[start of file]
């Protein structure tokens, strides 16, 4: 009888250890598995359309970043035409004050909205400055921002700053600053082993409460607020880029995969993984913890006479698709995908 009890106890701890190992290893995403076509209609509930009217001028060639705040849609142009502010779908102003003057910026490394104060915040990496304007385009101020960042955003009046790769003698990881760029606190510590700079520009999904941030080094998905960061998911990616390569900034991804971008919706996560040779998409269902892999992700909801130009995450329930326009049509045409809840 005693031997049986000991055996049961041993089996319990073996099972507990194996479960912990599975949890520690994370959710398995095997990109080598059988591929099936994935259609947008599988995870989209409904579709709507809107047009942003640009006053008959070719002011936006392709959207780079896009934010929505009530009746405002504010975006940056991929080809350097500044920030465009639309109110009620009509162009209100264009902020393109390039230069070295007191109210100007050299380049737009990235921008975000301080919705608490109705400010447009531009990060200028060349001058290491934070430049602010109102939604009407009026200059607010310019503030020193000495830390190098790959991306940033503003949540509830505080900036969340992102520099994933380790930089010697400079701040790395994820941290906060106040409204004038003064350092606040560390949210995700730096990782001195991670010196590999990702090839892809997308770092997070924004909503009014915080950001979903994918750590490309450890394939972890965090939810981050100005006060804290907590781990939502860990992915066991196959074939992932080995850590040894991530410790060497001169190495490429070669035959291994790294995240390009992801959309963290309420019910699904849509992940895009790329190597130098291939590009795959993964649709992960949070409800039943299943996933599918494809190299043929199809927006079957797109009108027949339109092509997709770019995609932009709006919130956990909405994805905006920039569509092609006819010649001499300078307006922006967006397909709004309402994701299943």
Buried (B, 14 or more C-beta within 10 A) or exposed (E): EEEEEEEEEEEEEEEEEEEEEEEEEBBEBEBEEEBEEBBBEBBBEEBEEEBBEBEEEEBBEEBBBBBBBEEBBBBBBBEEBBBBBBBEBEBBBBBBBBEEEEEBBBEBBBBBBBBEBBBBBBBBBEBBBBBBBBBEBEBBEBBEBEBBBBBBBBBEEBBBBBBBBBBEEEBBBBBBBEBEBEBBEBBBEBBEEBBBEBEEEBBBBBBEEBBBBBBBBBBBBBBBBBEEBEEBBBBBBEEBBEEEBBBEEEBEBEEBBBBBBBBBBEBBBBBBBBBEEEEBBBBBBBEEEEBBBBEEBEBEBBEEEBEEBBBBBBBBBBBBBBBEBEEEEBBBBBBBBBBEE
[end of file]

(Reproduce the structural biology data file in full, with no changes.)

């Protein structure tokens, strides 16, 4: 009888250890598995359309970043035409004050909205400055921002700053600053082993409460607020880029995969993984913890006479698709995908 009890106890701890190992290893995403076509209609509930009217001028060639705040849609142009502010779908102003003057910026490394104060915040990496304007385009101020960042955003009046790769003698990881760029606190510590700079520009999904941030080094998905960061998911990616390569900034991804971008919706996560040779998409269902892999992700909801130009995450329930326009049509045409809840 005693031997049986000991055996049961041993089996319990073996099972507990194996479960912990599975949890520690994370959710398995095997990109080598059988591929099936994935259609947008599988995870989209409904579709709507809107047009942003640009006053008959070719002011936006392709959207780079896009934010929505009530009746405002504010975006940056991929080809350097500044920030465009639309109110009620009509162009209100264009902020393109390039230069070295007191109210100007050299380049737009990235921008975000301080919705608490109705400010447009531009990060200028060349001058290491934070430049602010109102939604009407009026200059607010310019503030020193000495830390190098790959991306940033503003949540509830505080900036969340992102520099994933380790930089010697400079701040790395994820941290906060106040409204004038003064350092606040560390949210995700730096990782001195991670010196590999990702090839892809997308770092997070924004909503009014915080950001979903994918750590490309450890394939972890965090939810981050100005006060804290907590781990939502860990992915066991196959074939992932080995850590040894991530410790060497001169190495490429070669035959291994790294995240390009992801959309963290309420019910699904849509992940895009790329190597130098291939590009795959993964649709992960949070409800039943299943996933599918494809190299043929199809927006079957797109009108027949339109092509997709770019995609932009709006919130956990909405994805905006920039569509092609006819010649001499300078307006922006967006397909709004309402994701299943």
Buried (B, 14 or more C-beta within 10 A) or exposed (E): EEEEEEEEEEEEEEEEEEEEEEEEEBBEBEBEEEBEEBBBEBBBEEBEEEBBEBEEEEBBEEBBBBBBBEEBBBBBBBEEBBBBBBBEBEBBBBBBBBEEEEEBBBEBBBBBBBBEBBBBBBBBBEBBBBBBBBBEBEBBEBBEBEBBBBBBBBBEEBBBBBBBBBBEEEBBBBBBBEBEBEBBEBBBEBBEEBBBEBEEEBBBBBBEEBBBBBBBBBBBBBBBBBEEBEEBBBBBBEEBBEEEBBBEEEBEBEEBBBBBBBBBBEBBBBBBBBBEEEEBBBBBBBEEEEBBBBEEBEBEBBEEEBEEBBBBBBBBBBBBBBBEBEEEEBBBBBBBBBBEE